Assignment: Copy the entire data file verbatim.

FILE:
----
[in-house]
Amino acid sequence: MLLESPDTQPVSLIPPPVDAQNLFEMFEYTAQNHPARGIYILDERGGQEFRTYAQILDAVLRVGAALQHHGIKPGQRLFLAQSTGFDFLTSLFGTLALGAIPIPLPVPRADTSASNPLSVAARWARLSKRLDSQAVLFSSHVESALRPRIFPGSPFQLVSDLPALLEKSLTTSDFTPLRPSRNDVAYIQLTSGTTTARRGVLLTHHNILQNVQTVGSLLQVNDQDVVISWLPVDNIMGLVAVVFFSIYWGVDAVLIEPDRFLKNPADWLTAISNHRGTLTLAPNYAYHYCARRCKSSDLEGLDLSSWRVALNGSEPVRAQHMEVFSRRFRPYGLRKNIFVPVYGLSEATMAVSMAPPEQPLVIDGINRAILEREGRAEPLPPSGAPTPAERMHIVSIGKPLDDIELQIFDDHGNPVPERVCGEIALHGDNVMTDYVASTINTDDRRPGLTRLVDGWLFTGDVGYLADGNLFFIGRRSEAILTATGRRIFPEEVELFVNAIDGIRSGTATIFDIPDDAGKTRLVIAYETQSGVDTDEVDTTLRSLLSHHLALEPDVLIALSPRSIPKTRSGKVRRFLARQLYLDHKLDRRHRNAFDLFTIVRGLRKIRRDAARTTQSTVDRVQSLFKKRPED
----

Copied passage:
[in-house]
Amino acid sequence: MLLESPDTQPVSLIPPPVDAQNLFEMFEYTAQNHPARGIYILDERGGQEFRTYAQILDAVLRVGAALQHHGIKPGQRLFLAQSTGFDFLTSLFGTLALGAIPIPLPVPRADTSASNPLSVAARWARLSKRLDSQAVLFSSHVESALRPRIFPGSPFQLVSDLPALLEKSLTTSDFTPLRPSRNDVAYIQLTSGTTTARRGVLLTHHNILQNVQTVGSLLQVNDQDVVISWLPVDNIMGLVAVVFFSIYWGVDAVLIEPDRFLKNPADWLTAISNHRGTLTLAPNYAYHYCARRCKSSDLEGLDLSSWRVALNGSEPVRAQHMEVFSRRFRPYGLRKNIFVPVYGLSEATMAVSMAPPEQPLVIDGINRAILEREGRAEPLPPSGAPTPAERMHIVSIGKPLDDIELQIFDDHGNPVPERVCGEIALHGDNVMTDYVASTINTDDRRPGLTRLVDGWLFTGDVGYLADGNLFFIGRRSEAILTATGRRIFPEEVELFVNAIDGIRSGTATIFDIPDDAGKTRLVIAYETQSGVDTDEVDTTLRSLLSHHLALEPDVLIALSPRSIPKTRSGKVRRFLARQLYLDHKLDRRHRNAFDLFTIVRGLRKIRRDAARTTQSTVDRVQSLFKKRPED